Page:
Supreme Court Nominations

Sessions to Kagan: Tell Us About Appealing ‘Don’t Ask, Don’t Tell’ Cases

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The Republicans began their second round of questioning Elena Kagan, and the big question was whether there will be a repeat of Tuesday’s fireworks between the nominee and Sen. Jeff Sessions of Alabama.

Kagan maintained a stony, grim expression as Sessions, the ranking Republican on the Judiciary Committee, began questioning her on two federal court cases involving the military’s “don’t ask, don’t tell” policy in which she has played a role as U.S. solicitor general since last year.

Sessions noted that despite her personal opposition to the military policy, which is also enshrined in federal law, Kagan had pledged during her confirmation hearings for the solicitor general’s post to defend the existing federal policy.

“Were you fully committed to vigorously defending that law?” Sessions asked skeptically. He questioned whether she was aggressively defending the law in two cases. One was by the Boston-based 1st U.S. Circuit Court of Appeals, Pietrangelo v. Gates, which rejected a broad facial challenge to the “don’t ask, don’t tell” law. The other was a ruling by the San Francisco-based 9th U.S. Circuit Court of Appeals, Witt v. Department of the Air Force, which allowed a member of the military to bring a due process challenge to the policy and remanded her case to a federal district court for more fact-finding.

Kagan pointed out to Sessions that in the 1st Circuit case, one plaintiff appealed to the U.S. Supreme Court, and as solicitor general, she was counsel of record on a brief urging the justices not to take the case challenging the “don’t ask, don’t tell” policy.

As for the 9th Circuit case, Kagan said her office debated how best to handle it.

“We engaged in very serious discussions with the Department of Defense over the proper approach to defend the ‘don’t ask, don’t tell’ statues,” Kagan said. “I agree with you that the 9th Circuit decision undercuts the policy. It makes it harder for the government to carry out its policies.”

But Kagan and the government decided to allow the remand to the district court, where the government might win, and even if not, the final ruling could be appealed to the Supreme Court at a later time.

“We decided the better course was actually to wait on it,” Kagan said. “The case is not at all closed.”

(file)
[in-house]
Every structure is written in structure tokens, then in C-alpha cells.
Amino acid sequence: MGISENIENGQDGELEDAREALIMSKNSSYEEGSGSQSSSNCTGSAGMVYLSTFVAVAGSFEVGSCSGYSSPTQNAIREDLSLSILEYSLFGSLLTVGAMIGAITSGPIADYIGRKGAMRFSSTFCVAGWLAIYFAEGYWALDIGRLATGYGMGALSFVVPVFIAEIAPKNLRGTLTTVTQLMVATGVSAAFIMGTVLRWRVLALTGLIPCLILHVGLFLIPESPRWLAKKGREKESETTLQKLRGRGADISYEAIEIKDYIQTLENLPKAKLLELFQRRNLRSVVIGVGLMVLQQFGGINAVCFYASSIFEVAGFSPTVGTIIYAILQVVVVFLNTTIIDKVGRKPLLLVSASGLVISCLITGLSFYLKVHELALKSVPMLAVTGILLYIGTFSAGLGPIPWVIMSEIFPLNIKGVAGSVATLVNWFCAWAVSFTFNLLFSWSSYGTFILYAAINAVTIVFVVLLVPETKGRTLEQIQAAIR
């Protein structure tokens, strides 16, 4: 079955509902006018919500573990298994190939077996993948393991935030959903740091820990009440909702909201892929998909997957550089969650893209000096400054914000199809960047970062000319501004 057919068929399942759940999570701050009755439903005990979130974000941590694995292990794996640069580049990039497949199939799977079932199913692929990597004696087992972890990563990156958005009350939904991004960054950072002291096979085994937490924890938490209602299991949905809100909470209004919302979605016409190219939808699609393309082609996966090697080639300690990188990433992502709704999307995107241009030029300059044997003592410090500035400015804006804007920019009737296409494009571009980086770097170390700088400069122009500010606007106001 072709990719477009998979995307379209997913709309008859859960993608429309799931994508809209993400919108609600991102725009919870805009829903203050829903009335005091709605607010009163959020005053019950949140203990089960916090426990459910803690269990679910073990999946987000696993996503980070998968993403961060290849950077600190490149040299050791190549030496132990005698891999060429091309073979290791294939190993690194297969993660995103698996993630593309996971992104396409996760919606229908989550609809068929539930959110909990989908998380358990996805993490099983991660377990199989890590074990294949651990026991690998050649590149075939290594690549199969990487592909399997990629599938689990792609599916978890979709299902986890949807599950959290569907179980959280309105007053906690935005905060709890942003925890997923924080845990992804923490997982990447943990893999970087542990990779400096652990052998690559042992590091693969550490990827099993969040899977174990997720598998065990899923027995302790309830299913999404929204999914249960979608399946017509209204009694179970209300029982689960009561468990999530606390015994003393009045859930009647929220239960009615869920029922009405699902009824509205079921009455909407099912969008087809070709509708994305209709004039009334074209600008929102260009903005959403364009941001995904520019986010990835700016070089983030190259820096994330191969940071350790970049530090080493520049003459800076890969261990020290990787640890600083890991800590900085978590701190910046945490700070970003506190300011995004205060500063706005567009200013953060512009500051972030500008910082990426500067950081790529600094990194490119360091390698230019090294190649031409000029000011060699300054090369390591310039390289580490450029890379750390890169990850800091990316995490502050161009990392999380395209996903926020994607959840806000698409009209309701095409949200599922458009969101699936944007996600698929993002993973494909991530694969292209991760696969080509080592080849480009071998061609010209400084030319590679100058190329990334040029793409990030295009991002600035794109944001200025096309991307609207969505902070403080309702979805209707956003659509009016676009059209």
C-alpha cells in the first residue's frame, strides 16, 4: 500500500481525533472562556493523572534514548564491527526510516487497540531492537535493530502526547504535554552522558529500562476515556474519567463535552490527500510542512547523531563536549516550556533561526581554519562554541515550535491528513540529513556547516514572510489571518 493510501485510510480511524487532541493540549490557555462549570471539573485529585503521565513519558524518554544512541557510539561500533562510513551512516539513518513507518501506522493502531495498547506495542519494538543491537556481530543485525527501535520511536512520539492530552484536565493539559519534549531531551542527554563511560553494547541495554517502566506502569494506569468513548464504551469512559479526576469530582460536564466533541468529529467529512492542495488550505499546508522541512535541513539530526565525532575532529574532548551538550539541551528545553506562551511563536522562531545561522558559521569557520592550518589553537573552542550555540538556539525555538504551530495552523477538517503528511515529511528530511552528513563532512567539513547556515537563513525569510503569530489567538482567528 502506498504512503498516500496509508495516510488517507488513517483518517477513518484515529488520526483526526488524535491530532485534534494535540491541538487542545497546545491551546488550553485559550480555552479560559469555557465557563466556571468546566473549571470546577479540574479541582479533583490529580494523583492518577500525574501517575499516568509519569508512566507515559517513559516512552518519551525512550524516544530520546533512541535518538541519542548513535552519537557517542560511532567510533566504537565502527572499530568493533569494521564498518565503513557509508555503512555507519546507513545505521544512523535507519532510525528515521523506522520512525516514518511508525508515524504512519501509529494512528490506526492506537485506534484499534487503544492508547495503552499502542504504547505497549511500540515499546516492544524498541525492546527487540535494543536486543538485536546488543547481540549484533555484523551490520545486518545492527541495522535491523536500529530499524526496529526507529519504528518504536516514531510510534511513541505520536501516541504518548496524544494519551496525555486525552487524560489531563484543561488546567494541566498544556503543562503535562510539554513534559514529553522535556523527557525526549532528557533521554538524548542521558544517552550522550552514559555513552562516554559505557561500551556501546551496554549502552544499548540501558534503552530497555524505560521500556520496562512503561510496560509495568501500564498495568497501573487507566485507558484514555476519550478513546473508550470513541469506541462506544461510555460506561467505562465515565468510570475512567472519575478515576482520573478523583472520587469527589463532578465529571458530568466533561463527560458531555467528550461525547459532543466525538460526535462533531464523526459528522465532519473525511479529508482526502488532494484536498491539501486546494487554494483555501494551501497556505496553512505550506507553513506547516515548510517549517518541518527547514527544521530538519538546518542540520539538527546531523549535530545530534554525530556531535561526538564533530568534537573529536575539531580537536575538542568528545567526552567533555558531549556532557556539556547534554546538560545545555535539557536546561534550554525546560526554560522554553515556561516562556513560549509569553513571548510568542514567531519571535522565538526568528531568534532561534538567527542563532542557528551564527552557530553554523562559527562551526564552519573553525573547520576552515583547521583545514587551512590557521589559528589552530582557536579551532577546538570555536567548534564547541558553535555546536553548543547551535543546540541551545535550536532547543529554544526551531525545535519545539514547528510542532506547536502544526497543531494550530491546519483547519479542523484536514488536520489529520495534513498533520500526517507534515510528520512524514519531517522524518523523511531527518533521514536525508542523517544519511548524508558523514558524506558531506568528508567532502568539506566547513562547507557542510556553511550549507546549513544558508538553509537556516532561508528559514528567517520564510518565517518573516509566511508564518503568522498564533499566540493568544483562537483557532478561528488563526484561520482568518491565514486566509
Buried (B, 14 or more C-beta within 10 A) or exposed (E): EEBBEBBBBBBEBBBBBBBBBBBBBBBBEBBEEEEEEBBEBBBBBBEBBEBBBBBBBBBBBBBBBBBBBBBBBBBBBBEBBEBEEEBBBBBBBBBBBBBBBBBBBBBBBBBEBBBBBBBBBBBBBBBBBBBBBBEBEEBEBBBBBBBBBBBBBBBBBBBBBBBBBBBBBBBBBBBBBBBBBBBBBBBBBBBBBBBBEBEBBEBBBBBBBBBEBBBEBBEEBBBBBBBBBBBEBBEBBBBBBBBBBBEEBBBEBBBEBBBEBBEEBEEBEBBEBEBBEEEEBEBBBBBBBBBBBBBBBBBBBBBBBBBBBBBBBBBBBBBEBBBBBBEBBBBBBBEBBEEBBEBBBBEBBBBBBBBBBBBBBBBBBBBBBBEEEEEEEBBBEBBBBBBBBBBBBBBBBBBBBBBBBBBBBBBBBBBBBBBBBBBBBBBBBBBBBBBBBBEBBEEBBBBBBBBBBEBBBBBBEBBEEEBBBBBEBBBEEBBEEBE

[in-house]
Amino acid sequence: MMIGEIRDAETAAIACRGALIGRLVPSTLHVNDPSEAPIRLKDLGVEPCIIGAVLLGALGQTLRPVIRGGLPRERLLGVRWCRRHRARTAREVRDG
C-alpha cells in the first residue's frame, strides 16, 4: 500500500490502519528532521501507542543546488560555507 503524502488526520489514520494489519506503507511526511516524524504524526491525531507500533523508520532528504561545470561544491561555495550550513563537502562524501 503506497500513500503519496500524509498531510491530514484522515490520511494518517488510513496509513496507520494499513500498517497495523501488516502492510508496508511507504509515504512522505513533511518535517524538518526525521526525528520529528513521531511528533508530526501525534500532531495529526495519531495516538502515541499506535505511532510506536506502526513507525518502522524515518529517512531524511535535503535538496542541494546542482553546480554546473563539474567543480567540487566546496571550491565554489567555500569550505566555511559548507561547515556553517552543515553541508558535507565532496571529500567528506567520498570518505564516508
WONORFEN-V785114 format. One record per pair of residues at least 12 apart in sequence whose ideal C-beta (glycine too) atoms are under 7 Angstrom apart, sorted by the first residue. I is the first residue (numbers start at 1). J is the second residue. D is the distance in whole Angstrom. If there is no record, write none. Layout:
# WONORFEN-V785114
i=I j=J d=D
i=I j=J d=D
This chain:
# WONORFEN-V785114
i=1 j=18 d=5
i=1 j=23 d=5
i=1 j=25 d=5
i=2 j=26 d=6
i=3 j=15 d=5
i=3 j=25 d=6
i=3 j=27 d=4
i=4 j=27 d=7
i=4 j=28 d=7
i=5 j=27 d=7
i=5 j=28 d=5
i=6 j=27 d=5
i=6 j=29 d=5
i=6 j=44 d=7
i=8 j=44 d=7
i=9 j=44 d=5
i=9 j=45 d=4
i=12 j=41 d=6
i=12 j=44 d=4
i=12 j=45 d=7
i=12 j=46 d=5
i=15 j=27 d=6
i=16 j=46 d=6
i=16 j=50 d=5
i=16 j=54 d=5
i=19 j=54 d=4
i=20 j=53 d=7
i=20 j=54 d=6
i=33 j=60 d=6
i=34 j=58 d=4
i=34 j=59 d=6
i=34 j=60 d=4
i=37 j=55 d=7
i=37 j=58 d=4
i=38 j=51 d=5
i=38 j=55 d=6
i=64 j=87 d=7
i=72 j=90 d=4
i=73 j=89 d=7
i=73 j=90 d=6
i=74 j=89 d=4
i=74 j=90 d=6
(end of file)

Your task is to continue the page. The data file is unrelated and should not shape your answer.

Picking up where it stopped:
With that, Sessions seemed to retreat a bit, saying he would review her positions in the cases.

Sessions pressed one more point in this round. Noting that Kagan has frequently referred to certain Supreme Court decisions under discussion as “settled law,” he asked whether that means she would feel constrained from overruling some of them if she is confirmed.

“I have no thoughts, no agenda, no purpose, remotely no plans to reverse any of them,” Kagan said firmly.

Sessions was less than reassured. He noted that Justice Sonia Sotomayor made similar promises about respecting precedents such as the court’s Heller v. District of Columbia decision on federal gun rights, yet was willing to join the dissent in Monday’s decision in McDonald v. City of Chicago, in which the majority extended the Second Amendment’s protections to the states.

Kagan said only that “it wouldn’t be appropriate to bind myself in any case.”

“I think that’s what I expected, and I think you will go to the court free to vote either way” on certain precedents, Sessions said.

Meanwhile, Sen. Patrick Leahy, D-Vt., the chairman of the committee, gave a brief update on the schedule, announcing that the Judiciary Committee had been asked, apparently by the Senate leadership, not to be in session while the late Sen. Robert C. Byrd was lying in repose in the Capitol, from 10 a.m. until 4 p.m. ET Thursday.

Leahy seemed to suggest that panels of additional witnesses would be heard sometime Thursday, but that now seems to mean either very early or late in the day, or both.

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